The Secret History

By: Donna Tartt
Published by: Vintage Contemporaries, 1992

My friend Nadine lent me this book about a year ago, and urged me to read it.

I started it, and had every good intention, and then it got put aside because I had to read something else to review. And it wasn't demanding my attention. Then another, and another, and another book got in the way.

Finally, nearly a year later, I was going on vacation, and would have several hours on the plane each way, so it seemed like an ideal time to start again.

What took me so long?

The book is one of those wonderful discoveries you want to make again and again. While I admit that it's slow to get started, once you're at about page 60 it becomes impossible to put down. You're drawn in, enveloped, cocooned. In short, you become just like our hero, Richard Papen, who is adopted into a strange little clique of classical scholars at Hampden College, and is literally seduced into evil.

The evil isn't deliberate, which makes it all the more frightening - but I get ahead of myself.

Richard is a boy from lower middle-class Plano, CA. His family are distasteful to him: a kind of classless bohemian group of whom he is profoundly ashamed, and who don't understand his intellectual's fascination with Greek literature and history. Determinedly, he finds a way to manage a scholarship to Hampden College, with which he has fallen in love. There, he reinvents his past, and longs to become a real part of the small group of preppy friends that comprise the Classical Studies students, and acolytes to charismatic professor, Julian Morrow.

His acceptance, or quasi-acceptance, is, as Tartt describes it, voluptuous, rich, intoxicating.

Held just slightly out of reach, becoming part of the Greek studies program is all the more desirable; the students (including Richard) can chatter to one another in a "secret" language that few can understand; their professor teaches them that they literally do enter a "secret" society when they become adept at Greek. And he invites them into this society: "I hope we're ready to leave the phenomenal world," he says, "and enter into the sublime?"

The Greeks, so far as we know, practiced mystery, or cult religions. Among the more notorious was the Dionysian cult of the Maenads, the female followers of Dionysus. Using intoxicants, dance, song, and sexuality, this cult would engage in periodic frenzied rites, which, according to legend, frequently resulted in not only orgiastic nights, but in some cases, blood sacrifices that entailed ripping the victim (typically male) limb from limb.

And this is the nature of the evil into which Richard is drawn.

The little group of friends is comprised of the twins, Camilla and Charles: sweet, attractive, and clever; Bunny: a poseur, both intellectually and socially, a rich boy in habits if not in reality; Francis, also privileged, gay, and reserved; and Henry, the authentically rich, brilliant, preppy young man who leads them. Idle, smart, snobby, privileged, and prone to excesses (in alcohol, study habits, and isolation from the "real" world), the group (minus Richard) apparently kill a local while testing out a Bacchanalian rite. And as Bunny both deteriorates emotionally, and at the same time begins to cash in on his knowledge of this event (holding Henry up for ever greater payoffs of money, gifts, travel, and high living), the plan to kill Bunny seems inevitable.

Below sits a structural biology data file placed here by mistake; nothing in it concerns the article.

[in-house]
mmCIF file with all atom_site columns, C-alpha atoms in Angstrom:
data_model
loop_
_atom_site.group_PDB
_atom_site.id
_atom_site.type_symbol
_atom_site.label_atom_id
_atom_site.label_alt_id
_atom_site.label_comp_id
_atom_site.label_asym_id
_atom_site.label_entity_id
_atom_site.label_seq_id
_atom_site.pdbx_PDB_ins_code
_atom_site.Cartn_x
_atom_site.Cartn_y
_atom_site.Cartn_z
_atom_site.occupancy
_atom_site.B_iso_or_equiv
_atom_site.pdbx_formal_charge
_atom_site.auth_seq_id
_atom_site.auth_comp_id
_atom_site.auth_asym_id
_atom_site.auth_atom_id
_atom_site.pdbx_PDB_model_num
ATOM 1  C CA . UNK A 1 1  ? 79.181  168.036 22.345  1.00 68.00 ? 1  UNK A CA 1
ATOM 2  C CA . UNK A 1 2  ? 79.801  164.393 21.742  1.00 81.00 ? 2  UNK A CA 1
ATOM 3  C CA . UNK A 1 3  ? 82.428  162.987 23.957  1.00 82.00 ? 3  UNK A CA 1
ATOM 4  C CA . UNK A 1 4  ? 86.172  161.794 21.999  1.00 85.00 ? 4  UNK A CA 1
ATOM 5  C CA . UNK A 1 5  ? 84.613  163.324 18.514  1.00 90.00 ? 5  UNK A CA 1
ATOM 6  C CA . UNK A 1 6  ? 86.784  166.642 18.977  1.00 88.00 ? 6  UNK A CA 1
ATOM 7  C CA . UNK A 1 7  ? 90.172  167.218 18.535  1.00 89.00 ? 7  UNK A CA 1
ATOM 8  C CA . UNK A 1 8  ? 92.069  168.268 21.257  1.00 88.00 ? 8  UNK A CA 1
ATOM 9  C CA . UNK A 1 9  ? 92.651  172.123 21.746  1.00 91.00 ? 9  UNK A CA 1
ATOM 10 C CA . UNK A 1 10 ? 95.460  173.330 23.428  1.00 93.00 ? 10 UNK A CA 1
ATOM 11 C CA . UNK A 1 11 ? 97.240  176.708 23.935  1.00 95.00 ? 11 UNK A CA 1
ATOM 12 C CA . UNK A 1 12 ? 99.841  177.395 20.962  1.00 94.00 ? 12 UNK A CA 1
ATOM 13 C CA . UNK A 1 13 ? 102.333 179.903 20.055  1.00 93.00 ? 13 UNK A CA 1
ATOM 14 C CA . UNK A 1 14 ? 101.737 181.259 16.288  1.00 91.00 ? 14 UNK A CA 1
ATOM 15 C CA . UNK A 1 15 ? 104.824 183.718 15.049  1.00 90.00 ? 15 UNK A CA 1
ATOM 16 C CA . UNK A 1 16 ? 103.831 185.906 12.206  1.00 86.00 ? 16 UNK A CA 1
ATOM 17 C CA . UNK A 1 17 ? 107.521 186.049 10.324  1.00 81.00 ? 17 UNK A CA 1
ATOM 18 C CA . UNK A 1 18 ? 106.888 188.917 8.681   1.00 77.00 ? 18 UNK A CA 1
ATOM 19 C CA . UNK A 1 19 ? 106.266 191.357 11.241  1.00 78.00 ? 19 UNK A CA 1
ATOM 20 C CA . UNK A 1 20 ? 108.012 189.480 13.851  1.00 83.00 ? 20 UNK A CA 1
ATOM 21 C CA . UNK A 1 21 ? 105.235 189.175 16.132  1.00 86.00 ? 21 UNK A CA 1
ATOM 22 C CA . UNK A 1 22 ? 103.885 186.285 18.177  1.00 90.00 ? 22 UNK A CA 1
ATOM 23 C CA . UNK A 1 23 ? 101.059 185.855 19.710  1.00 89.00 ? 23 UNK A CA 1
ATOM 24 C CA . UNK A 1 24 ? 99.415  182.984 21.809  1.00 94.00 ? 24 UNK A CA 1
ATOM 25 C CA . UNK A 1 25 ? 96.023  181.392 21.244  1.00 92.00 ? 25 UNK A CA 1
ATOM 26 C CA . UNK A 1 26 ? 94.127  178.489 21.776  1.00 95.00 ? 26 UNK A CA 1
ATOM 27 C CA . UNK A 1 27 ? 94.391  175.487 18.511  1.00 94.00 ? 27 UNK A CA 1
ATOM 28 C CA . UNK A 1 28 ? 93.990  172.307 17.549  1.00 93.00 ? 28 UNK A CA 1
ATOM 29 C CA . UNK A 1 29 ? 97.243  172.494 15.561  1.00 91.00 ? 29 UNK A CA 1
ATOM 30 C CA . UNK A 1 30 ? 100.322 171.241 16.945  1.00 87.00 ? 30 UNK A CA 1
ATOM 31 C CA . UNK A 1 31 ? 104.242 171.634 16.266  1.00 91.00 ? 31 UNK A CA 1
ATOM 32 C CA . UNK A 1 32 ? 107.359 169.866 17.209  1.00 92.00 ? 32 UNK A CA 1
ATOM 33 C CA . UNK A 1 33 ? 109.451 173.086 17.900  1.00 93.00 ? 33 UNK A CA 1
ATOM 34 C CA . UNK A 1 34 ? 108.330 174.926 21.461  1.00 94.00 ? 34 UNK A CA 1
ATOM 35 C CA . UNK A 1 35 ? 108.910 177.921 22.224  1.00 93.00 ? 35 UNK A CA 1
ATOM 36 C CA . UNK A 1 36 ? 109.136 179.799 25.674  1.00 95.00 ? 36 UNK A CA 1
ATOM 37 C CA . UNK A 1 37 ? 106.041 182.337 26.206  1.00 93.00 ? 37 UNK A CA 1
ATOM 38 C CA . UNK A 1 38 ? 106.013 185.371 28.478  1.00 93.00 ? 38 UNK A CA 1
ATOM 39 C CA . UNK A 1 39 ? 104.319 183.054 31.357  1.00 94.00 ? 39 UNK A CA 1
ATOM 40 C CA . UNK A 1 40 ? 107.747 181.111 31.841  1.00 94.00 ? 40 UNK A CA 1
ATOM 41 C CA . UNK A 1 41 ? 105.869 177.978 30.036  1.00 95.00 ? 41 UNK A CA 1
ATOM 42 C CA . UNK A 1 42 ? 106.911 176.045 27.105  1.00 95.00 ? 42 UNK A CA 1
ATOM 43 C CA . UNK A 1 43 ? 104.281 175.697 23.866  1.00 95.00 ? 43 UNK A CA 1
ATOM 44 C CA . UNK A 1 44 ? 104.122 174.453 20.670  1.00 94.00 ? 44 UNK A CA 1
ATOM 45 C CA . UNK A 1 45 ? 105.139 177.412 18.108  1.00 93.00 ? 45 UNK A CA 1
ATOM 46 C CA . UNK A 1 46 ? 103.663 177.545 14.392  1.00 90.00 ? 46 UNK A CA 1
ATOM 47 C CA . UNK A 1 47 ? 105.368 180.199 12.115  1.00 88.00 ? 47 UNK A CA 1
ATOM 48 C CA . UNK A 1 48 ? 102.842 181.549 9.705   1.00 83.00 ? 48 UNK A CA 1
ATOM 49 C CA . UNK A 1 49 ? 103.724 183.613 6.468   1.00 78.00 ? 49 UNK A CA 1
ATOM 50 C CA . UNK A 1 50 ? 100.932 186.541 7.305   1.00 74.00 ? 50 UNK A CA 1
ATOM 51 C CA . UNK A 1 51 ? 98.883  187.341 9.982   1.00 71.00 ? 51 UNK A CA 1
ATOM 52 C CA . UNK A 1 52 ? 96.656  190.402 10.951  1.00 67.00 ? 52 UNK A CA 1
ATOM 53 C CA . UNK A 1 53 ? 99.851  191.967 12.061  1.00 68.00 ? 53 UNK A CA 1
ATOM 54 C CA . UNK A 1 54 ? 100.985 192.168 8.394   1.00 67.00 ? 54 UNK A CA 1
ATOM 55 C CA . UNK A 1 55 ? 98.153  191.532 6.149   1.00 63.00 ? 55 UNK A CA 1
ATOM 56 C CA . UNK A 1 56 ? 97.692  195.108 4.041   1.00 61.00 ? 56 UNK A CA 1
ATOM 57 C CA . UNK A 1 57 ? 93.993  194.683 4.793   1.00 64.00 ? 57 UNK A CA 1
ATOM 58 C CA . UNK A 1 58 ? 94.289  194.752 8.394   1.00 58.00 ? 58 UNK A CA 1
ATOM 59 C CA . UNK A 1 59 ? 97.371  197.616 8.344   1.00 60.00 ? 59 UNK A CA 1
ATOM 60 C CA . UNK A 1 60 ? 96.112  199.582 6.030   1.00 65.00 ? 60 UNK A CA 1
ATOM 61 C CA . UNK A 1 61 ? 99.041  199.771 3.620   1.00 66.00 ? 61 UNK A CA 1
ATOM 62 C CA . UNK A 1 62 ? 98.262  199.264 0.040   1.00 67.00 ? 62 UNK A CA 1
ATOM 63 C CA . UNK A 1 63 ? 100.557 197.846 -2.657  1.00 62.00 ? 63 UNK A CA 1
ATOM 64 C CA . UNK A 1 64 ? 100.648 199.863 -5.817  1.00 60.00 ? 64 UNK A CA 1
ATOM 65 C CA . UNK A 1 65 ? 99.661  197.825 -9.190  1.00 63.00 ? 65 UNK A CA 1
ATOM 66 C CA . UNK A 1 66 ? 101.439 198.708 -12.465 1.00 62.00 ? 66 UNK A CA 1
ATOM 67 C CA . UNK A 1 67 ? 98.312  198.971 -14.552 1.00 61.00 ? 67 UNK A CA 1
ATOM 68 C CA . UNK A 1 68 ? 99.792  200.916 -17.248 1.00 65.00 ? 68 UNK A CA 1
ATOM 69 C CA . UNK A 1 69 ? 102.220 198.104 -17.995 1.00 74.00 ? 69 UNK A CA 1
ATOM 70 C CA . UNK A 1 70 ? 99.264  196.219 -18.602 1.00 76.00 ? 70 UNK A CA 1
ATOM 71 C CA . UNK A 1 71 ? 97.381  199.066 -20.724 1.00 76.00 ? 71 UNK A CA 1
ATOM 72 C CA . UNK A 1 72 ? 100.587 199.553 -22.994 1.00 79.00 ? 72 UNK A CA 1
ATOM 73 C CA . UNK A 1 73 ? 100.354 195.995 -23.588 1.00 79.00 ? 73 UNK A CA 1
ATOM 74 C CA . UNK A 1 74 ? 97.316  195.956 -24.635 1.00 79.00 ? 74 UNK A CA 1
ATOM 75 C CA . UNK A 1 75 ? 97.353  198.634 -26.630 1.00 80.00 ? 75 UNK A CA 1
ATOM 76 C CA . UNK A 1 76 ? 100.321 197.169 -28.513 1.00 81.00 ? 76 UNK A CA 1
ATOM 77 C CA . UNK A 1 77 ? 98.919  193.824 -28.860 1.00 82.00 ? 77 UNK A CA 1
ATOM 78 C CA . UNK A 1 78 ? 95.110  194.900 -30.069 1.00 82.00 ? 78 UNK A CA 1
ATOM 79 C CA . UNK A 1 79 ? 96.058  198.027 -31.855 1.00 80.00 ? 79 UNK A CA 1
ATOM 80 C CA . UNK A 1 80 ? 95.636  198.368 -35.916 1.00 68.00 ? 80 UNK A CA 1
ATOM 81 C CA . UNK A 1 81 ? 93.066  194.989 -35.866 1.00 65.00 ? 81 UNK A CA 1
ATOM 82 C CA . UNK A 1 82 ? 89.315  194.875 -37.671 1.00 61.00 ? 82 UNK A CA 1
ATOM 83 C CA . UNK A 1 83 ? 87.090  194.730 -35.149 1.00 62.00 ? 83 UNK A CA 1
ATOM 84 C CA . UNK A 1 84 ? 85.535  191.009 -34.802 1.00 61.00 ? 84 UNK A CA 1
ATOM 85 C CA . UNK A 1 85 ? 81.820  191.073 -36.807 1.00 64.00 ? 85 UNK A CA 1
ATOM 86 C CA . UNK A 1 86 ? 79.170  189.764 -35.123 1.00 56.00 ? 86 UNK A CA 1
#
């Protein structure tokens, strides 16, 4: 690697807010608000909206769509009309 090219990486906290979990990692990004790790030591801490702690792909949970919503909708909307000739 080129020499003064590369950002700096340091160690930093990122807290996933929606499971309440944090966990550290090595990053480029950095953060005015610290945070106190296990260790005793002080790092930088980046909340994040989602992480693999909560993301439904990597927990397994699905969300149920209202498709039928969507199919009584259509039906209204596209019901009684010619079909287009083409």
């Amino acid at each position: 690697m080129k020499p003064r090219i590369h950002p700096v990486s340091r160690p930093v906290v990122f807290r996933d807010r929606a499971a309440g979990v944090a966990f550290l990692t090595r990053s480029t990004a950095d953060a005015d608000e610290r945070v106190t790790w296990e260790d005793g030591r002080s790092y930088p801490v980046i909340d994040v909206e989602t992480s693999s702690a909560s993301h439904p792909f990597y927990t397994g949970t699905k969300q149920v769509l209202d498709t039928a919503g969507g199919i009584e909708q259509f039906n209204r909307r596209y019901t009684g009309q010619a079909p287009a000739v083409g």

The truth is, there isn't much plot to the book. I've pretty well outlined it for you here. What holds you to the narrative - demands that you turn one more page, even in the wee hours of the morning - is your fascination with the characters, the rich detail of the writing, the sheer physicality of the prose.

Discussing the book, my friend and I concluded that if Tartt did not live this adventure in toto, then certainly she knew these people, or people like them, and was part of a group of entwined, intellectual friends similar to these. Her intimate knowledge of their habits, the speech patterns, the hangovers and clever, self-involved conversations, is simply too real to have been entirely invented in her imagination - or perhaps I sell her short.

Either way, while I have to admit I get tired of F. Scott Fitzgerald's bored and boring different rich, these characters, and their situation, are much more seductive - and one of the reasons we keep turning pages is that we know, somewhere deep inside, that we would love to be part of this group, even for a few days or weeks.


Jessica said…
this is a blast from the past for me, I read this a good eak ten years ago. I loved it, I kept turning the pages because I was dying to see if Richard would get with Camilla and to see what secrets the group had.

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